National, News

Expedite NSS Act amendment bill- Peace monitors

By Bida Elly David


National assembly has been urged to expedite passing the National Security Service (NSS) Act amendment bill before the roadmap elapses.

Reconstituted Joint Monitoring and Evaluation Commission (R-JMEC) interim chairman, Rtd Maj. Gen. Charles Tai Gituai made the call while presenting a report on Monday.

He was presenting a report to the national Assembly, on the status of the implementation of the Revitalized Agreement on Resolution of Conflict in South Sudan (R-ARCSS).

In the report, Gituai said enacting the security bill will guarantee the safety of people during the forthcoming elections.

R-JMEC, in its report, underlined that inter-communal and military violence across the country hinders the implementation of the security arrangement.

“Inter-communal violence continues to negatively impact communities, and during January 27–28, 2024, over 50 lives were lost, including two peacekeepers from the United Nations Interim Security Forces for Abyei (UNISFA),” Gituai stated.

Clashes between the South Sudan People’s Defense Forces (SSPDF) and the National Salvation Front (NAS) of Lt. Gen. Thomas Cirillo, mostly in the southern part of Central Equatoria State, were also highlighted.

The R-JMEC chair stated that this insecurity may need the National Security Act to quickly be worked on to mitigate the catastrophe and open clear doors to elections.

“The TNLA should expedite the enactment of all pending bills, particularly the national security bill,” he urged.

Gituai, in his report, further noted slow progress in the security arrangements implementation, saying no serious steps are being taken to ensure progress.

“There has not been any progress in the transitional security arrangements since the reported deployment of the 4,000 phase one Necessary Unified Forces (NUF) last quarter,” he said.

He added that no effort has been made on the preparation for phase two of NUF as training has been reported and the situation at cantonment sites remains dire.

Gituai further stressed that for successful elections to occur without security threats, there is also a need for hold-out groups to be included in the process.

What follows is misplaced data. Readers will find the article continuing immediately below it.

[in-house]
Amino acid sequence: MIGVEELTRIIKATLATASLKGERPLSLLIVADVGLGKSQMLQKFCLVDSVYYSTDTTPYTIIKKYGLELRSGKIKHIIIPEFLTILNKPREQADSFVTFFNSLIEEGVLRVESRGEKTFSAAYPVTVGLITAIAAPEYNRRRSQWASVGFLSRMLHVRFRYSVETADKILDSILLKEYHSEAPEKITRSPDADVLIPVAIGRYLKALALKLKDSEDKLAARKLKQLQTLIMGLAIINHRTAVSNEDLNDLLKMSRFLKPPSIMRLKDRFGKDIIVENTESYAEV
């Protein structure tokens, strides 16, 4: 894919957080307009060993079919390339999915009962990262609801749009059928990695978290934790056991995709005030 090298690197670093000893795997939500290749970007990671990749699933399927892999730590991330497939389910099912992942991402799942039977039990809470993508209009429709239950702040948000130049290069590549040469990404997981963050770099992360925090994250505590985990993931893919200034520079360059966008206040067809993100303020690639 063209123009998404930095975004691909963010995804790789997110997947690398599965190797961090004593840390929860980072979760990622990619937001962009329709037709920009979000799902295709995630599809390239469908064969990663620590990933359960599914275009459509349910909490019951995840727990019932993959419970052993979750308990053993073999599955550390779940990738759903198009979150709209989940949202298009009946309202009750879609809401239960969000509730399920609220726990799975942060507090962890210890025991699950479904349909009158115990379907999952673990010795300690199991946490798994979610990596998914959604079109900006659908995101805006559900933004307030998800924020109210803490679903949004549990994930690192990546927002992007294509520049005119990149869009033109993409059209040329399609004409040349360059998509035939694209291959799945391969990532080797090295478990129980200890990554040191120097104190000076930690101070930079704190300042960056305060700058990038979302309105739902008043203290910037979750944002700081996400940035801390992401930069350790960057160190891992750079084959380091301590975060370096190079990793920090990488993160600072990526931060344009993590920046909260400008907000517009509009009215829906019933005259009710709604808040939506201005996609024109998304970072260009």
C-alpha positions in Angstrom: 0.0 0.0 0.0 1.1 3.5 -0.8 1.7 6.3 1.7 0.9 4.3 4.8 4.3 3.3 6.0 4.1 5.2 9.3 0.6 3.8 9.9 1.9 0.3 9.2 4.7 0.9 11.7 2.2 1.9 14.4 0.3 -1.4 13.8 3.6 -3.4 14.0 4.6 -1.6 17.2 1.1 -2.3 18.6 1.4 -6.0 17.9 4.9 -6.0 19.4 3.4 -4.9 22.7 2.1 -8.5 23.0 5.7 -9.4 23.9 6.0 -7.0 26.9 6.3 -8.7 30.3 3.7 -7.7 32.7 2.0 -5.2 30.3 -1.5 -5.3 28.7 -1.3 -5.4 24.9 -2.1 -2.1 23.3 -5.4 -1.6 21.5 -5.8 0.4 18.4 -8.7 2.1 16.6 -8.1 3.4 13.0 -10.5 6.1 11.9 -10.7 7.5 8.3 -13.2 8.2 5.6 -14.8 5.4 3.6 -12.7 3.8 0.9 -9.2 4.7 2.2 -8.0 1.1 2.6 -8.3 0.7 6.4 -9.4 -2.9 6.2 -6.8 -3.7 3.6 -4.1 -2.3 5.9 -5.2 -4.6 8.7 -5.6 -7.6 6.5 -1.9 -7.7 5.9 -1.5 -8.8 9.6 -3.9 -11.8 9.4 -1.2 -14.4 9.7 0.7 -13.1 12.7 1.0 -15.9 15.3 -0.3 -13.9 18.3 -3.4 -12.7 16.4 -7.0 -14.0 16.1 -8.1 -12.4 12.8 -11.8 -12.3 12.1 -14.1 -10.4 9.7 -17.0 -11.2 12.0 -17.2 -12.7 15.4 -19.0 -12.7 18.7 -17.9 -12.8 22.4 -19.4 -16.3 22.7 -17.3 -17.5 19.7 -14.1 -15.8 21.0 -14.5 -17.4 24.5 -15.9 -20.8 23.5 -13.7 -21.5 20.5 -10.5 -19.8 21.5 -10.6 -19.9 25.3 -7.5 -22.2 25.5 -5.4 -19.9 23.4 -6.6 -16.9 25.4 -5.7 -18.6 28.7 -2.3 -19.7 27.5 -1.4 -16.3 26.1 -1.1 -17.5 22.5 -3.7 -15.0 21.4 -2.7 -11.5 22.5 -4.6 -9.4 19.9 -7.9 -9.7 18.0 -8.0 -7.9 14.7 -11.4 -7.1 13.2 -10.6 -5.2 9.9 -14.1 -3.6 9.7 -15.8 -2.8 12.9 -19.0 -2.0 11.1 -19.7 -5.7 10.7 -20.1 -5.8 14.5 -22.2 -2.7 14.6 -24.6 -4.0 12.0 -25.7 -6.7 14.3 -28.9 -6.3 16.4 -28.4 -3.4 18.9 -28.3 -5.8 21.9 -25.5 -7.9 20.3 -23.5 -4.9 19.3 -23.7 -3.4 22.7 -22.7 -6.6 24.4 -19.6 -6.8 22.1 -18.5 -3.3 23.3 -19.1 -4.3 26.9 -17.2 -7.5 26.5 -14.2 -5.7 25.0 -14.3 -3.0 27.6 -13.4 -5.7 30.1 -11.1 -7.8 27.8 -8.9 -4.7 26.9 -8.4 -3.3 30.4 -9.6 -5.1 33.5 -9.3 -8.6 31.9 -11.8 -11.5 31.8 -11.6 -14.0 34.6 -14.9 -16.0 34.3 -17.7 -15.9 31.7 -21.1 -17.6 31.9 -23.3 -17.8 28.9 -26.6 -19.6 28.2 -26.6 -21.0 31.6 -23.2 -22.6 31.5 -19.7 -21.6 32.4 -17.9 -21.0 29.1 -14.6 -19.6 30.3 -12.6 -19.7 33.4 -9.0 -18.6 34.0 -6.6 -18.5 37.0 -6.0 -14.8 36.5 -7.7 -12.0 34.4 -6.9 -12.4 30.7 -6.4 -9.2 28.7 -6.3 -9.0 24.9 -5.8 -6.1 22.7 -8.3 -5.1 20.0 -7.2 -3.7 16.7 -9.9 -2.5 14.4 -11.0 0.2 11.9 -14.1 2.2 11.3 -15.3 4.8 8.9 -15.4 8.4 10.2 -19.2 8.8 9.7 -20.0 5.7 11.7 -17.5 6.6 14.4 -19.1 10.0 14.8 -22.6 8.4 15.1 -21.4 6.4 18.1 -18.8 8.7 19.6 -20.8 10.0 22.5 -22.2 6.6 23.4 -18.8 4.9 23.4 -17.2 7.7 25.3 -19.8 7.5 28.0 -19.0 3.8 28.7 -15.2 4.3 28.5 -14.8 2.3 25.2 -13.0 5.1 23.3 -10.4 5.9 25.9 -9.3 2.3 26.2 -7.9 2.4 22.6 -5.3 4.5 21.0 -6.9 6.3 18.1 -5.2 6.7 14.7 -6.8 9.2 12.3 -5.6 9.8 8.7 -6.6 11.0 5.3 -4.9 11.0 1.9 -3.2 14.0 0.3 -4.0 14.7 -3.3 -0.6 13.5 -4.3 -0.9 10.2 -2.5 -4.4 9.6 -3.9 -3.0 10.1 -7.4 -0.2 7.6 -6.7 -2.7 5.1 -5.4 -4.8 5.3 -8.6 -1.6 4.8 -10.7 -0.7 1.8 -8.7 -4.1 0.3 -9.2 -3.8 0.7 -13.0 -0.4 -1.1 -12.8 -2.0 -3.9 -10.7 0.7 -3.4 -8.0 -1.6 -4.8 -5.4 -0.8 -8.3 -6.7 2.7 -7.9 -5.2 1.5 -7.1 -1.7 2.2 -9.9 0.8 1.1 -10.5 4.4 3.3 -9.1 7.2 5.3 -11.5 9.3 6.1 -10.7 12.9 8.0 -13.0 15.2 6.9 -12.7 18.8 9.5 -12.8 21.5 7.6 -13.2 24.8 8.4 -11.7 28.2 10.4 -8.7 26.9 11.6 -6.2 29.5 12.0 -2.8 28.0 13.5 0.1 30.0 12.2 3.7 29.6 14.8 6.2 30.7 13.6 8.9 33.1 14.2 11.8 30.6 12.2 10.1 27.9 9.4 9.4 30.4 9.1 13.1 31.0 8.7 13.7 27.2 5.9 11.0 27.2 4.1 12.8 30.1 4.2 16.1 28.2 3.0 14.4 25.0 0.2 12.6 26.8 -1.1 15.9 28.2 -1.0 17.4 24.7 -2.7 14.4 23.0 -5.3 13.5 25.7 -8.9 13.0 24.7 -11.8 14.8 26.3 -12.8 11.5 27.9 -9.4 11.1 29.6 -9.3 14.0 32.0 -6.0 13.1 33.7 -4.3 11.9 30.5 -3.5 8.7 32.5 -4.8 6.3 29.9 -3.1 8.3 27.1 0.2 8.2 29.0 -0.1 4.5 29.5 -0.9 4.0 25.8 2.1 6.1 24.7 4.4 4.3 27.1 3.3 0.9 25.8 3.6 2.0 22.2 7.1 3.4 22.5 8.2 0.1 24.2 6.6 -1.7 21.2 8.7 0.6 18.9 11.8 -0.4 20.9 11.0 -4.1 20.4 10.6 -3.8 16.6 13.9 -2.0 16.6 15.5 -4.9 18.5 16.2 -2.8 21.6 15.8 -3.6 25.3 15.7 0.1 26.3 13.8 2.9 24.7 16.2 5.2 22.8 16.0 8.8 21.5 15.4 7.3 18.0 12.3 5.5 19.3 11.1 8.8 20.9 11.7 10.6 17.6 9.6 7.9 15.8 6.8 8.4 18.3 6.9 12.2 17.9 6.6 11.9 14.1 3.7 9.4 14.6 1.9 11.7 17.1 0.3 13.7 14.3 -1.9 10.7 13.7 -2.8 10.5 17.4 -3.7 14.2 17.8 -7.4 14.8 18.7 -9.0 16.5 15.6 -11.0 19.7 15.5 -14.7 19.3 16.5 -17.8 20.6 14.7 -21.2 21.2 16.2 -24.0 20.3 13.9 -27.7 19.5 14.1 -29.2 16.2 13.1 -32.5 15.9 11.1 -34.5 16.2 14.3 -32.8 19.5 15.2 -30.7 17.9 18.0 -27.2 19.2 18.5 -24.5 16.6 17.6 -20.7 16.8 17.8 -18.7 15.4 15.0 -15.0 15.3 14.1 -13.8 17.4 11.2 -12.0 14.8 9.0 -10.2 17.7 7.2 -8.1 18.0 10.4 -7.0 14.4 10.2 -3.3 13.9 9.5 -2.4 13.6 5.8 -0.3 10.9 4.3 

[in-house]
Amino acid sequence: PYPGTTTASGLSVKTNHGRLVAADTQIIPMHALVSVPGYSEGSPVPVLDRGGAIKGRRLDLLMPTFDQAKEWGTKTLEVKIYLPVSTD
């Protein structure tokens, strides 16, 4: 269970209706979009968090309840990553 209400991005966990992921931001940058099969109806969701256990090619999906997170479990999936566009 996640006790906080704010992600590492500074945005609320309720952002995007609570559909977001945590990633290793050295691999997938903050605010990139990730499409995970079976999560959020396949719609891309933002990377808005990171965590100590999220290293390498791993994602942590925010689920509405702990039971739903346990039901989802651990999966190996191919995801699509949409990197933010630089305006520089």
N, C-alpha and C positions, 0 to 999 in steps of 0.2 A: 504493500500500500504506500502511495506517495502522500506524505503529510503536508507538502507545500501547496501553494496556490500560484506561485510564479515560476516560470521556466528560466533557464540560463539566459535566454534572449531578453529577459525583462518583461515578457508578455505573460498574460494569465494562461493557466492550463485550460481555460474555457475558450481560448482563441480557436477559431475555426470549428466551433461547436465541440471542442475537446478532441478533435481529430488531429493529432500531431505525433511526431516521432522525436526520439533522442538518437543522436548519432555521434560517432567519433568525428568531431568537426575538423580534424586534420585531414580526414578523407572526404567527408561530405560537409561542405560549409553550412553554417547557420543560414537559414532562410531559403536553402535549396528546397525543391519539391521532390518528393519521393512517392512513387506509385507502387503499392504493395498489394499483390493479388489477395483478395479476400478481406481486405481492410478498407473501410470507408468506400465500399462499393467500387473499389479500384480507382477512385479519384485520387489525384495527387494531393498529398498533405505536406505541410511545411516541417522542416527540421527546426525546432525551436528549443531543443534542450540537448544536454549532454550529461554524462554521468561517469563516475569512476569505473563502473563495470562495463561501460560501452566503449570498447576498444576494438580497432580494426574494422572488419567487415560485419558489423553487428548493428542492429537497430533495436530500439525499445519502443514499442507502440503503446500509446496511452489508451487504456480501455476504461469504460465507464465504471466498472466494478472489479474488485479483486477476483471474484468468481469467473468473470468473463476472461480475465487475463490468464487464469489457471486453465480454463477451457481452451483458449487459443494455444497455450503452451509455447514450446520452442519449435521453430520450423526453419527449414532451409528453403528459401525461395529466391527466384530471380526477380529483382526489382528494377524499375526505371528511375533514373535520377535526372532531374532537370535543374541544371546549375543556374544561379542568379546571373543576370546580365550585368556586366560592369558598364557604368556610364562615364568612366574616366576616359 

“There is also the aspect of hold-out groups that needs to be considered; as long as hold-out groups are not part of the peace process or elections, South Sudan will prove challenging,” he warned.

Moreover, the R-JMEC boss emphasized that there will be serious risks if parties to the agreement fail to fix things as agreed upon, particularly election security.

“The dilemma, however, is that while holding elections without meeting the requirements could be a recipe for disaster, as past experiences show, there is also no guarantee that pending tasks will be completed if the election is postponed,” R-JMEC chair worries.

He urged the interim unity government (R-TGoNU) to provide a matter of urgency for all resources necessary to deploy the remaining NUF and complete harmonization of the command structure for the country to have unified forces to provide solid security during elections.

Gituai called on the R-TGoNU to quickly address the on-going inter-communal violence consistent with its obligations to maintain security throughout the country.

“They should provide resources for the election process while engaging with the international community to support its functions,” he stated.

The peace monitors also reiterated the need for the House to support the process of funding the constitutional and election-making processes through the passage of bills to secure funding for their operationalization.

After the presentation of the report to the August house, the 2nd deputy speaker, Rt. Hon. Permena Awerial, who presided over the Monday sitting, committed the R-JMEC report to the specialized committee for peace and justice for scrutiny and report back to the house within 14 working days.


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